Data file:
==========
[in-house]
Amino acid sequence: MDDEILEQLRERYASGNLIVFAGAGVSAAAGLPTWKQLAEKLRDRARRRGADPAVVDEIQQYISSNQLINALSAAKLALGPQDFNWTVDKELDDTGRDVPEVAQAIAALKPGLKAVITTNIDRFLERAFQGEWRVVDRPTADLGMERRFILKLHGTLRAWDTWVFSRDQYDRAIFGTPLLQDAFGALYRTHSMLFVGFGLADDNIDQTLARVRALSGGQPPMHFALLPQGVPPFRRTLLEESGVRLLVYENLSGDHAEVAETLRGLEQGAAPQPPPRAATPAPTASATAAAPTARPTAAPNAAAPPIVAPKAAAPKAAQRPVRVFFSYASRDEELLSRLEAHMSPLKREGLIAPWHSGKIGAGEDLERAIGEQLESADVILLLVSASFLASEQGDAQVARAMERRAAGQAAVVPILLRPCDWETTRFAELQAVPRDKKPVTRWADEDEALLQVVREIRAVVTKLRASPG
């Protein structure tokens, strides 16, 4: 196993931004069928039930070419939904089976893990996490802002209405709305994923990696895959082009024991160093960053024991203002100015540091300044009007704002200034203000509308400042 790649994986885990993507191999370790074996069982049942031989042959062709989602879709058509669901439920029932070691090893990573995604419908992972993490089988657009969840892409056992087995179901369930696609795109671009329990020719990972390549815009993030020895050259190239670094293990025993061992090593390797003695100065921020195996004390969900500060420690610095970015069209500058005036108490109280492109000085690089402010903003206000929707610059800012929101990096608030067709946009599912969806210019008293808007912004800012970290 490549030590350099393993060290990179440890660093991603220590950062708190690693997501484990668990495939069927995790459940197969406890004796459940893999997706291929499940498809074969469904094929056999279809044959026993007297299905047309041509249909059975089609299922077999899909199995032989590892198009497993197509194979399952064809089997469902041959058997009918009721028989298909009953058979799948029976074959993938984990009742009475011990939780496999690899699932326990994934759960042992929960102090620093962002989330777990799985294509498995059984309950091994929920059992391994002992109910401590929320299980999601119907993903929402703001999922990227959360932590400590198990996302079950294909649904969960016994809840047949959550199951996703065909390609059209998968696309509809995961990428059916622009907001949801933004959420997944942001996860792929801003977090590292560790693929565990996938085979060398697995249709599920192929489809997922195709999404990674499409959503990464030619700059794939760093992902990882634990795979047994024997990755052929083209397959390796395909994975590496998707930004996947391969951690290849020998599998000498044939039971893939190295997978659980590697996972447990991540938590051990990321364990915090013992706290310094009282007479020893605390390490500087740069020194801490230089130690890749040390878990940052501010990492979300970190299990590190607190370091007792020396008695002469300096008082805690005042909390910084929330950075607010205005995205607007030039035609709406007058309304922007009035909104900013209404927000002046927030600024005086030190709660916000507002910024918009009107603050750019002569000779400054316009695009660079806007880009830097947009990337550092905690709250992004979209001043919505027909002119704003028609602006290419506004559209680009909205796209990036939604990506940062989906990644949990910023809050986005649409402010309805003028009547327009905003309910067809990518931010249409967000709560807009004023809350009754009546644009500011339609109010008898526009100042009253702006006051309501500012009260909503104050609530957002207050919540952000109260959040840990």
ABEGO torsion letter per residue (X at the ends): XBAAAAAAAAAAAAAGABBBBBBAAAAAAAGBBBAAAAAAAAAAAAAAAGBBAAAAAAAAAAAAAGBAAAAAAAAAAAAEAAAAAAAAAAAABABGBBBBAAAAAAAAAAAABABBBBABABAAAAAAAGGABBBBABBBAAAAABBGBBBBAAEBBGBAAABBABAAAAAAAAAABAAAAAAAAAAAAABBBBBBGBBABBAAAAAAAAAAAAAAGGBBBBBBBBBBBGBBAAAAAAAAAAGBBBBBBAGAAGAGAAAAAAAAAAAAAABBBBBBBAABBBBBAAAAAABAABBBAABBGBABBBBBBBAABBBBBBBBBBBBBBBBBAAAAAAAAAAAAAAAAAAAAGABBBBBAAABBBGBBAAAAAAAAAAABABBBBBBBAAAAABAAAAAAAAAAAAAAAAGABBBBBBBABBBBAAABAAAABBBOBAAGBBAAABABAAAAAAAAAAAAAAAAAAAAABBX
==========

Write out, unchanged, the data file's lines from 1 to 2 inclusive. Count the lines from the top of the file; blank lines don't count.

[in-house]
Amino acid sequence: MDDEILEQLRERYASGNLIVFAGAGVSAAAGLPTWKQLAEKLRDRARRRGADPAVVDEIQQYISSNQLINALSAAKLALGPQDFNWTVDKELDDTGRDVPEVAQAIAALKPGLKAVITTNIDRFLERAFQGEWRVVDRPTADLGMERRFILKLHGTLRAWDTWVFSRDQYDRAIFGTPLLQDAFGALYRTHSMLFVGFGLADDNIDQTLARVRALSGGQPPMHFALLPQGVPPFRRTLLEESGVRLLVYENLSGDHAEVAETLRGLEQGAAPQPPPRAATPAPTASATAAAPTARPTAAPNAAAPPIVAPKAAAPKAAQRPVRVFFSYASRDEELLSRLEAHMSPLKREGLIAPWHSGKIGAGEDLERAIGEQLESADVILLLVSASFLASEQGDAQVARAMERRAAGQAAVVPILLRPCDWETTRFAELQAVPRDKKPVTRWADEDEALLQVVREIRAVVTKLRASPG